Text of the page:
John Boston | Once, I Gave a Chinese Boy a Ride to America

John Boston

Years ago, I was en route to a Beverly Hills dinner and ended up giving this kid a lift. A student from, of all places, Wuhan, future home of the Flu That Almost Killed America, he was studying at the hoity-toity New York Film Academy.  

The gods tease, sending us too-short friendships. It was a daunting drive from Toluca Lake to his Underbelly Of Hollywood dorm, a few miles as crows fly, an hour in rush hour. His name slipped in one ear and out a contact lens. He was maybe 20. I can’t recall meeting anyone from Iowa farmer to Green Beret more in love with this country.  

Both writers, we peppered each other with questions, style, genre, favorite movies. He ate up American history like it was his first In-N-Out Burger and I volleyed useless trivia. Inching along in 101 traffic, I explained we were crossing over Cahuenga Pass, where, in 1831, the worthless sons of the wealthy landowners fought over yet another nothingburger. I laughingly explained it was one of history’s rare chances where not only could you could jam a lance into the face of a sitting governor and get away with it, but be rousingly cheered. It was more emotionally satisfying than your regular recall. 

“California,” I shrugged. “Gotta like it.” 

Poor lad. Hailing from a country with more communists than the local wide-eyed teachers’ union, he didn’t know if there were secret police hiding in the upholstery, ready to pop out and yell “Treason!”  

I asked him how one not says, but belts out: “TREASON!!!” in Mandarin.  

“PHWNG-GWA-ZAY!!” We both yelled it back and forth, for practice. 

One never knows. 

Stuck in traffic, we talked of America. I can’t recall meeting anyone who was so passionate about the place, and, for that memory, I am grateful. Sometimes, we can get too close, too familiar with our blessings. With sadness, he confessed he didn’t know if he could go home. In China, you needed government permission to travel. What to say. Think. Be happy about. The dream of America’s Democratic Party. Years ago, his parents wanted to move. Couldn’t. Needed proper forms from Mother Socialist May I.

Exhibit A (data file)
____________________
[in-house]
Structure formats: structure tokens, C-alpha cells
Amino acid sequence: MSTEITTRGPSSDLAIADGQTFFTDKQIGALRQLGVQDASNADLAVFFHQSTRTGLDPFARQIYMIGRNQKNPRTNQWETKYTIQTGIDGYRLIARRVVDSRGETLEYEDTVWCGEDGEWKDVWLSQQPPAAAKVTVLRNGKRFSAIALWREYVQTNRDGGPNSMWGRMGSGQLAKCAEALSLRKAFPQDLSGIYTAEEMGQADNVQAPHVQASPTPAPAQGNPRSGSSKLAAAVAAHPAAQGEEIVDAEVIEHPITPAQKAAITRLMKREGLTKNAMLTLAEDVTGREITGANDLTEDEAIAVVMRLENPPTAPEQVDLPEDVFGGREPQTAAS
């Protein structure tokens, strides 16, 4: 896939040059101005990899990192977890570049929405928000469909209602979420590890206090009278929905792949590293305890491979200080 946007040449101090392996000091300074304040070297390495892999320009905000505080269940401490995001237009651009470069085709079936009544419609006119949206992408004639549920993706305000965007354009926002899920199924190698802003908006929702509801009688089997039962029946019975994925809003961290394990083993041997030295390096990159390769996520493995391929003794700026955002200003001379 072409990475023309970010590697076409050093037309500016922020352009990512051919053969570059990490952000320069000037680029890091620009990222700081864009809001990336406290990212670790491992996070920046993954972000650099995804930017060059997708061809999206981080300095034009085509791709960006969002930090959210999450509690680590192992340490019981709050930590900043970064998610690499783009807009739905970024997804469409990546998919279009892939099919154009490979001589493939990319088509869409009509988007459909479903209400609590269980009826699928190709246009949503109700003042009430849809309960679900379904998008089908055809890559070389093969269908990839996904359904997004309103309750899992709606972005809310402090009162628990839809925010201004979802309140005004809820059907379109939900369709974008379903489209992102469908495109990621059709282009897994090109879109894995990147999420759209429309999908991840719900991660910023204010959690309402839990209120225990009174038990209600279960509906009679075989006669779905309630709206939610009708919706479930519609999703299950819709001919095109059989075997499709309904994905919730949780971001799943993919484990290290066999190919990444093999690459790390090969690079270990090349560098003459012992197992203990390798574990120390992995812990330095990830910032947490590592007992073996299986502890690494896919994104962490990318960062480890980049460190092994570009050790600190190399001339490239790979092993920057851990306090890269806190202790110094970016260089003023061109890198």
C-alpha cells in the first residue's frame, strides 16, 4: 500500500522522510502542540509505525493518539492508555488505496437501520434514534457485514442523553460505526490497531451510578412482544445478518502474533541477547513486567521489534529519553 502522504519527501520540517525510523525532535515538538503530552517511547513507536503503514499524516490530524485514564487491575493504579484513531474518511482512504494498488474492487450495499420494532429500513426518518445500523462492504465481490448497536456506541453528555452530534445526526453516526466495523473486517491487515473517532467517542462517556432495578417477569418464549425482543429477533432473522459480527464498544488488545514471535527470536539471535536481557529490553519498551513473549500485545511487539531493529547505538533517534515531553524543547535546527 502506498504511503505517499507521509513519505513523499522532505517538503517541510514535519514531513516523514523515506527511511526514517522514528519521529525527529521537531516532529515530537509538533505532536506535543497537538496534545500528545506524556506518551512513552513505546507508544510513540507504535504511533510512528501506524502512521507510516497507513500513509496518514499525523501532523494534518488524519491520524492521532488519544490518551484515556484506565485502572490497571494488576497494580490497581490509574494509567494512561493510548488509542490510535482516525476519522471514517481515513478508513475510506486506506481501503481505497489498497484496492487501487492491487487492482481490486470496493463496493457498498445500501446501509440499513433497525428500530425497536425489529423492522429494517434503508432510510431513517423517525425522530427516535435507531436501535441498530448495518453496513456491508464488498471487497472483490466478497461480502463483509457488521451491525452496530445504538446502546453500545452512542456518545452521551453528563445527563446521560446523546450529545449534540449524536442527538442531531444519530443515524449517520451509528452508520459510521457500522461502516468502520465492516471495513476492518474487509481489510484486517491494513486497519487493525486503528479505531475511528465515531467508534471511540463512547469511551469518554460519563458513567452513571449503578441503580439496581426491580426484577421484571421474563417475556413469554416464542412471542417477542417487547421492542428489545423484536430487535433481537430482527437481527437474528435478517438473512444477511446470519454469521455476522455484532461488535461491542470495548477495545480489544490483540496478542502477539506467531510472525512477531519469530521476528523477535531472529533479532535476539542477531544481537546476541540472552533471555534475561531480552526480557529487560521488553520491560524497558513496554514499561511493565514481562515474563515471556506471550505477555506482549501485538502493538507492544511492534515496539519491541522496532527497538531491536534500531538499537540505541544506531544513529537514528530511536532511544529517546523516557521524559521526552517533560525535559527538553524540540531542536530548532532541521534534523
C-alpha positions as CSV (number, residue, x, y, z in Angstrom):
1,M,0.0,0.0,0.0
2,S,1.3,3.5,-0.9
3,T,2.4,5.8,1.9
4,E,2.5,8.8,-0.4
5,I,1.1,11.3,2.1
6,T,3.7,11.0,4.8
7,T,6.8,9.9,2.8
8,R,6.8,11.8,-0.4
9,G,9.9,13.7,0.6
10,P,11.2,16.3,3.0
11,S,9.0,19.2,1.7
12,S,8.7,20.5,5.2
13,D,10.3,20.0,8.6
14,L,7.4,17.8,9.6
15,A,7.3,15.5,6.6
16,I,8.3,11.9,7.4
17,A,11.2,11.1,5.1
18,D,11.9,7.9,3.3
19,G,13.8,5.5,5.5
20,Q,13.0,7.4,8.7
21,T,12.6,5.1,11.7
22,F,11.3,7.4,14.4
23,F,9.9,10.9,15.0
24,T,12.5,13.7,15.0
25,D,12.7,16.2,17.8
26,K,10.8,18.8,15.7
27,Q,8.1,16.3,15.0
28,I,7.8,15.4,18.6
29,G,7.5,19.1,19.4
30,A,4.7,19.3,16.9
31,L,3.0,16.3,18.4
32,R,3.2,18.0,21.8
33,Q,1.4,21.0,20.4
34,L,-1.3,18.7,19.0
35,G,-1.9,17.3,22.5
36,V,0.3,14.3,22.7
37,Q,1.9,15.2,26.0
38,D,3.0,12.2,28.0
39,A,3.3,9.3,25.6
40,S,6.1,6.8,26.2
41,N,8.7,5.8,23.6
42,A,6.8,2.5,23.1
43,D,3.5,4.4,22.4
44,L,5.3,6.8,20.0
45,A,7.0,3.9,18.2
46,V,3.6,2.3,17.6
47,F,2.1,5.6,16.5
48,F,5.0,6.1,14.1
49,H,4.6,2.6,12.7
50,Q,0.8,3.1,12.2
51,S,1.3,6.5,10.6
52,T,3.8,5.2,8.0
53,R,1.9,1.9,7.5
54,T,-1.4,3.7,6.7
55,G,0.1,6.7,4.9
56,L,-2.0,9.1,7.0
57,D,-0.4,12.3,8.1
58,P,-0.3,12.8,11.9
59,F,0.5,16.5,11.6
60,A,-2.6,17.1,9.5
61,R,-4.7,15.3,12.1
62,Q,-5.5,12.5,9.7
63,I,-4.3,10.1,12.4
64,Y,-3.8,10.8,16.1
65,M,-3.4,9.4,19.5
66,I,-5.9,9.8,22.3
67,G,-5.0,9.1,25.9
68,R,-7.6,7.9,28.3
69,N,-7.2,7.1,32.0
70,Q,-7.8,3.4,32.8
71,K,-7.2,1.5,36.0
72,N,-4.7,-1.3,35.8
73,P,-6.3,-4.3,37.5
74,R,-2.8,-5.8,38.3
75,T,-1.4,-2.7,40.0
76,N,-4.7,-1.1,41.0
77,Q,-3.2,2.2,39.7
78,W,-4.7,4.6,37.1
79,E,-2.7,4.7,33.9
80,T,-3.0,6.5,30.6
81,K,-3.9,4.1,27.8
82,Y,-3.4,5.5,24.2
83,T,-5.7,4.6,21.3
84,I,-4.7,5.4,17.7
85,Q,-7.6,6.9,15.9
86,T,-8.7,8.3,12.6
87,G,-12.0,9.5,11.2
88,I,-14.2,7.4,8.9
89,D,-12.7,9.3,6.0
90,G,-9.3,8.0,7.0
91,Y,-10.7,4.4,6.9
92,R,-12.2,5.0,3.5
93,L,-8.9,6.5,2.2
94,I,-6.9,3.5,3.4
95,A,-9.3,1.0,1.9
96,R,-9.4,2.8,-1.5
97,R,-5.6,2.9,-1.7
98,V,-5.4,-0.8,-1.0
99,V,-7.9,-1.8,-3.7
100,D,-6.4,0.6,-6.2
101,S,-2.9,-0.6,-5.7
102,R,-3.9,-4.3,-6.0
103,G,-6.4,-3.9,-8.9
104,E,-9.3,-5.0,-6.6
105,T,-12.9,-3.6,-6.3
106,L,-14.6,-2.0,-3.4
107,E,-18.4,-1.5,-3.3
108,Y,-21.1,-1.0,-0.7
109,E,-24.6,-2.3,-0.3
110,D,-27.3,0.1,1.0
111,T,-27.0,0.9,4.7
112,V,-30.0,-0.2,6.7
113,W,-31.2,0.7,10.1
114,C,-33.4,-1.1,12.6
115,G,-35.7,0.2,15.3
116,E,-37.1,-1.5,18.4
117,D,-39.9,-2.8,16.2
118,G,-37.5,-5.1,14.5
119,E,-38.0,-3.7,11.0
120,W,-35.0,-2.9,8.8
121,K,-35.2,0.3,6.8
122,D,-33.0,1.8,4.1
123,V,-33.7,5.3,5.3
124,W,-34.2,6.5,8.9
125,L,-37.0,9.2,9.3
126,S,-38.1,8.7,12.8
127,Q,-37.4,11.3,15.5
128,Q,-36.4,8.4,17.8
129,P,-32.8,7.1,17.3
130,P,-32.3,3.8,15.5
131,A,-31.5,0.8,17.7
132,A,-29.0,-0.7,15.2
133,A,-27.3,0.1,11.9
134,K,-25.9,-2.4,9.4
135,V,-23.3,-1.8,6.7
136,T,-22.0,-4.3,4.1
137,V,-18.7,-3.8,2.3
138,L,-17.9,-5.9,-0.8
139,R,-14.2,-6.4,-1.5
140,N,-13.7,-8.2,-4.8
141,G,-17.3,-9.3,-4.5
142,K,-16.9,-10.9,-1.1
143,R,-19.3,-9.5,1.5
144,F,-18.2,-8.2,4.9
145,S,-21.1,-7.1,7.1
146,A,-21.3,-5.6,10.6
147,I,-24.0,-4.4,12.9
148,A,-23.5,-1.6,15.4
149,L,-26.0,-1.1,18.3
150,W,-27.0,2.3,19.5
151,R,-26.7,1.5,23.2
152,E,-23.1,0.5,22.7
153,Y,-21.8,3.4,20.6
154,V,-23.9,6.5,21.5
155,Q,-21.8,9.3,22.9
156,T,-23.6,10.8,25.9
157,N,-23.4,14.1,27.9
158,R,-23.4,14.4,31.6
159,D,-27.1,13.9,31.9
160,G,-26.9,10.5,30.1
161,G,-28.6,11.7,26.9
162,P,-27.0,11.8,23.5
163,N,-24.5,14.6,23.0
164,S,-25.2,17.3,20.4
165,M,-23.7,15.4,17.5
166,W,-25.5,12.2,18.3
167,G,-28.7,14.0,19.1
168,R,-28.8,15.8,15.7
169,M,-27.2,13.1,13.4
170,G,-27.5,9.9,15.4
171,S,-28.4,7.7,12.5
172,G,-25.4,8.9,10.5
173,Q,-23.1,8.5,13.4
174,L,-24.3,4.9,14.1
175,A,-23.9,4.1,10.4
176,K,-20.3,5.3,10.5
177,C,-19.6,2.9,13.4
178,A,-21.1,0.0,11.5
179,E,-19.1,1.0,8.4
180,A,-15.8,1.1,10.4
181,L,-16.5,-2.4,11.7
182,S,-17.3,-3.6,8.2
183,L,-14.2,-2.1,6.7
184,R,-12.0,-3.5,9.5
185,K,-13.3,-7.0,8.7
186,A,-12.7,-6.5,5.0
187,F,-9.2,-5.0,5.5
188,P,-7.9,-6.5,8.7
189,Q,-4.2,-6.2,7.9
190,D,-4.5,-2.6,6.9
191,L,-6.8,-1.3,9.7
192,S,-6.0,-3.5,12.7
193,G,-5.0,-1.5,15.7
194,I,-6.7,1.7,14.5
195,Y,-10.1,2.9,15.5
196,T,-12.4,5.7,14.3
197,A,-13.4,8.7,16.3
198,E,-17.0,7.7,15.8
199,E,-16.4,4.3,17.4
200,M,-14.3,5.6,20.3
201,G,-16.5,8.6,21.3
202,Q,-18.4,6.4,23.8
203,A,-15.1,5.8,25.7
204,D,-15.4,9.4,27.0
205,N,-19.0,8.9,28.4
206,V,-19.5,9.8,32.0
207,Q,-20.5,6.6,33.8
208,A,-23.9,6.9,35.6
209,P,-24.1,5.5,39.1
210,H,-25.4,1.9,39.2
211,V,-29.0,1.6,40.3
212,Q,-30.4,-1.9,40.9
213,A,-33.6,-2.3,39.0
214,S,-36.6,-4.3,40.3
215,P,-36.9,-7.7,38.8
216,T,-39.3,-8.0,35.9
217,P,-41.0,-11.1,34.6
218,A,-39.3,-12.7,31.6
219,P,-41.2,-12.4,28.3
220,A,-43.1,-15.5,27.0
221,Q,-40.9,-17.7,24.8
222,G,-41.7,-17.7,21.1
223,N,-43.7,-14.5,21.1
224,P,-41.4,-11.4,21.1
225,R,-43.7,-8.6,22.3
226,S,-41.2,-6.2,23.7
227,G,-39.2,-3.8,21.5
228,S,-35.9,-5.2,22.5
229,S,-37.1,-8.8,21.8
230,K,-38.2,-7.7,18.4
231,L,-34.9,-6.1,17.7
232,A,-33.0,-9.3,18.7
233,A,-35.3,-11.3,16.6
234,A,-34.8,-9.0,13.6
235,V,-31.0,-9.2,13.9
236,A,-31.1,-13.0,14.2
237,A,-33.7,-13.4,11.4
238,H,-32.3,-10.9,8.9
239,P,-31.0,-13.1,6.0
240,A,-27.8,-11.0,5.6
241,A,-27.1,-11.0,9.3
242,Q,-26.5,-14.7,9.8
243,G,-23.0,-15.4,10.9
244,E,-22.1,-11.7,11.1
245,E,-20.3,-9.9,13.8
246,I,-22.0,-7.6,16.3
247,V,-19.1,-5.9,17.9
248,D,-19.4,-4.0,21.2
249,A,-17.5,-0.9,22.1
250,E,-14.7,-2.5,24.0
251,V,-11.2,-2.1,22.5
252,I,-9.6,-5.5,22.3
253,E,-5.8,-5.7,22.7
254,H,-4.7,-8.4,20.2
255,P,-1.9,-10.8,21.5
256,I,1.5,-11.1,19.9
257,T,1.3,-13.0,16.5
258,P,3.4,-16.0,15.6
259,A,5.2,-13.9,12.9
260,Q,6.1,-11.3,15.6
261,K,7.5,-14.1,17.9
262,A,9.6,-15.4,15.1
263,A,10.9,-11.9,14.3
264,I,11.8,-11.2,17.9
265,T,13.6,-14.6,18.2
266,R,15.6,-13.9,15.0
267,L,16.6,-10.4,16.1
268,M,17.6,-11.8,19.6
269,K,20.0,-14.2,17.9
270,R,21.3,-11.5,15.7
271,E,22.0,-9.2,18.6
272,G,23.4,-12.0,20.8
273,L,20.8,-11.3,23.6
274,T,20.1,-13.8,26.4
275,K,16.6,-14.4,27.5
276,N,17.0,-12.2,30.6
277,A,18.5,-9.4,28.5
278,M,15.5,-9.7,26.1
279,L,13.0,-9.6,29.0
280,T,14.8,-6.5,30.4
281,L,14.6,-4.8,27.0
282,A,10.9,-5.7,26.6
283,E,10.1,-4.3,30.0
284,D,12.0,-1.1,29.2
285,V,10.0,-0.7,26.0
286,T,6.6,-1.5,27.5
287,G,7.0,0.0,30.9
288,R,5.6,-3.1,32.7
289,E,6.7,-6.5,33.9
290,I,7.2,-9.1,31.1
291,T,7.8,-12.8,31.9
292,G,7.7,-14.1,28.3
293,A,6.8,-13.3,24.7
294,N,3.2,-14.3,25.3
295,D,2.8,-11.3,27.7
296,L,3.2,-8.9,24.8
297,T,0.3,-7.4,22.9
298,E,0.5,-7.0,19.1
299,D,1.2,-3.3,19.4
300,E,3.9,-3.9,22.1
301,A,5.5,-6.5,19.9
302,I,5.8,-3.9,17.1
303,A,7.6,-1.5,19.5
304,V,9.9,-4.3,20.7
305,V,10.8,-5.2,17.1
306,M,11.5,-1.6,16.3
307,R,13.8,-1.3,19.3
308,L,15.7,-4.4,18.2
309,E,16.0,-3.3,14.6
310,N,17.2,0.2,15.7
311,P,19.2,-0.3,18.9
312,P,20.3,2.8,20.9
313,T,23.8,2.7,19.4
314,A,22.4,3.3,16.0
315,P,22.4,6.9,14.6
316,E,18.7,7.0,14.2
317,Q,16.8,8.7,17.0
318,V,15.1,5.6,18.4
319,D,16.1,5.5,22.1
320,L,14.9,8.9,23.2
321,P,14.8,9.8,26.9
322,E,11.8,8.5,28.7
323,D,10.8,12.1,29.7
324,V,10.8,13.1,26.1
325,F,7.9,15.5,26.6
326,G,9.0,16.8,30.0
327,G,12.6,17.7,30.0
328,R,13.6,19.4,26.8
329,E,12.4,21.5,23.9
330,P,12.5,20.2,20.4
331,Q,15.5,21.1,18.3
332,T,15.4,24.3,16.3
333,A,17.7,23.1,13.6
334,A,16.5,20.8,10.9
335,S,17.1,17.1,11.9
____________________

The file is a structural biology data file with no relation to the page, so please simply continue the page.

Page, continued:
I saw Hollywood as an armpit. Metaphorical. Literal. He saw it as a vibrant expression of freedom. Both us of asked what’s wrong with people that they’re allergic to brooms, buckets and trash bags and couldn’t clean a damn sidewalk or side of a building. 

He loved how fresh the air was. I threatened him. Sternly. As a young man, he HAD to tour our heartland, see that fast-disappearing other America between the coasts, with its mountains, prairies, farmlands, lazy roads, national parks, giant twine balls and more beautiful director’s stills than ever stored in a thousand iMovie apps. I quickly took my hands off the steering wheel to form a director’s rectangle. He was tickled, then astounded, as I dumped a whirlwind of assignments — the Grand Canyon, Yellowstone, Yosemite, the Golden Gate Bridge, ChiChi’s Pizza here in Saugus, “Navel of the Universe…”